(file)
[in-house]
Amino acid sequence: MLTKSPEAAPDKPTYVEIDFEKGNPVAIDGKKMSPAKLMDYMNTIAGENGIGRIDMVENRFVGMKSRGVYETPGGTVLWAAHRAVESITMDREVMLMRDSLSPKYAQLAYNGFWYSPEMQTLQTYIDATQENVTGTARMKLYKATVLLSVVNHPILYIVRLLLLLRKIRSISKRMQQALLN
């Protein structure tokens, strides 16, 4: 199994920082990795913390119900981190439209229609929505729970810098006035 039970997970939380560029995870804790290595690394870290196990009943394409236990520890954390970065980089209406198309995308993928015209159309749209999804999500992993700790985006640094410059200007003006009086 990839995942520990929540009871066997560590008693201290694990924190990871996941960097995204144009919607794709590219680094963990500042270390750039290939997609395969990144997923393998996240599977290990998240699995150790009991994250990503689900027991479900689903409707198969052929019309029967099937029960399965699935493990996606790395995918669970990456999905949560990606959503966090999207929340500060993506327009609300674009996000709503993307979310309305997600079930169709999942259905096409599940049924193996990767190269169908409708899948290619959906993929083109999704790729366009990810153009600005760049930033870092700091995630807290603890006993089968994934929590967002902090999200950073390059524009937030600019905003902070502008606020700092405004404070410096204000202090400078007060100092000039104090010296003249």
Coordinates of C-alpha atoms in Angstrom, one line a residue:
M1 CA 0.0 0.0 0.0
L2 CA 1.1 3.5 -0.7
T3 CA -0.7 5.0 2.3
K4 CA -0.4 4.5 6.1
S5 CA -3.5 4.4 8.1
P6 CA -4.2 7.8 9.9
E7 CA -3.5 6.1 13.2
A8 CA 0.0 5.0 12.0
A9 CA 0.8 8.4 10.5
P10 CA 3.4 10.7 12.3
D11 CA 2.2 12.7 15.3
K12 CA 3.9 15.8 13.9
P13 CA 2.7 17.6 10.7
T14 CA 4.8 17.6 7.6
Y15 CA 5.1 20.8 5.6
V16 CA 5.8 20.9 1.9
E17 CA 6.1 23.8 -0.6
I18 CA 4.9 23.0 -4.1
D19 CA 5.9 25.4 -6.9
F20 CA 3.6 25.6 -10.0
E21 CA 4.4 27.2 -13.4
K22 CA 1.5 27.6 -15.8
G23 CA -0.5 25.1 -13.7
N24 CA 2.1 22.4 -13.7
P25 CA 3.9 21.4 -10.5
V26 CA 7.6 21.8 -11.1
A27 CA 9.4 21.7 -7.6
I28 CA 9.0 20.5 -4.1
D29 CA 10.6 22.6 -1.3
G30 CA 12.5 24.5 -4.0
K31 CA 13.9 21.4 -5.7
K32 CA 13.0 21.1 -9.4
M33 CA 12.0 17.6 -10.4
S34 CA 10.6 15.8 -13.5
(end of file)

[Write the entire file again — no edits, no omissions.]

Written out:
[in-house]
Amino acid sequence: MLTKSPEAAPDKPTYVEIDFEKGNPVAIDGKKMSPAKLMDYMNTIAGENGIGRIDMVENRFVGMKSRGVYETPGGTVLWAAHRAVESITMDREVMLMRDSLSPKYAQLAYNGFWYSPEMQTLQTYIDATQENVTGTARMKLYKATVLLSVVNHPILYIVRLLLLLRKIRSISKRMQQALLN
């Protein structure tokens, strides 16, 4: 199994920082990795913390119900981190439209229609929505729970810098006035 039970997970939380560029995870804790290595690394870290196990009943394409236990520890954390970065980089209406198309995308993928015209159309749209999804999500992993700790985006640094410059200007003006009086 990839995942520990929540009871066997560590008693201290694990924190990871996941960097995204144009919607794709590219680094963990500042270390750039290939997609395969990144997923393998996240599977290990998240699995150790009991994250990503689900027991479900689903409707198969052929019309029967099937029960399965699935493990996606790395995918669970990456999905949560990606959503966090999207929340500060993506327009609300674009996000709503993307979310309305997600079930169709999942259905096409599940049924193996990767190269169908409708899948290619959906993929083109999704790729366009990810153009600005760049930033870092700091995630807290603890006993089968994934929590967002902090999200950073390059524009937030600019905003902070502008606020700092405004404070410096204000202090400078007060100092000039104090010296003249």
Coordinates of C-alpha atoms in Angstrom, one line a residue:
M1 CA 0.0 0.0 0.0
L2 CA 1.1 3.5 -0.7
T3 CA -0.7 5.0 2.3
K4 CA -0.4 4.5 6.1
S5 CA -3.5 4.4 8.1
P6 CA -4.2 7.8 9.9
E7 CA -3.5 6.1 13.2
A8 CA 0.0 5.0 12.0
A9 CA 0.8 8.4 10.5
P10 CA 3.4 10.7 12.3
D11 CA 2.2 12.7 15.3
K12 CA 3.9 15.8 13.9
P13 CA 2.7 17.6 10.7
T14 CA 4.8 17.6 7.6
Y15 CA 5.1 20.8 5.6
V16 CA 5.8 20.9 1.9
E17 CA 6.1 23.8 -0.6
I18 CA 4.9 23.0 -4.1
D19 CA 5.9 25.4 -6.9
F20 CA 3.6 25.6 -10.0
E21 CA 4.4 27.2 -13.4
K22 CA 1.5 27.6 -15.8
G23 CA -0.5 25.1 -13.7
N24 CA 2.1 22.4 -13.7
P25 CA 3.9 21.4 -10.5
V26 CA 7.6 21.8 -11.1
A27 CA 9.4 21.7 -7.6
I28 CA 9.0 20.5 -4.1
D29 CA 10.6 22.6 -1.3
G30 CA 12.5 24.5 -4.0
K31 CA 13.9 21.4 -5.7
K32 CA 13.0 21.1 -9.4
M33 CA 12.0 17.6 -10.4
S34 CA 10.6 15.8 -13.5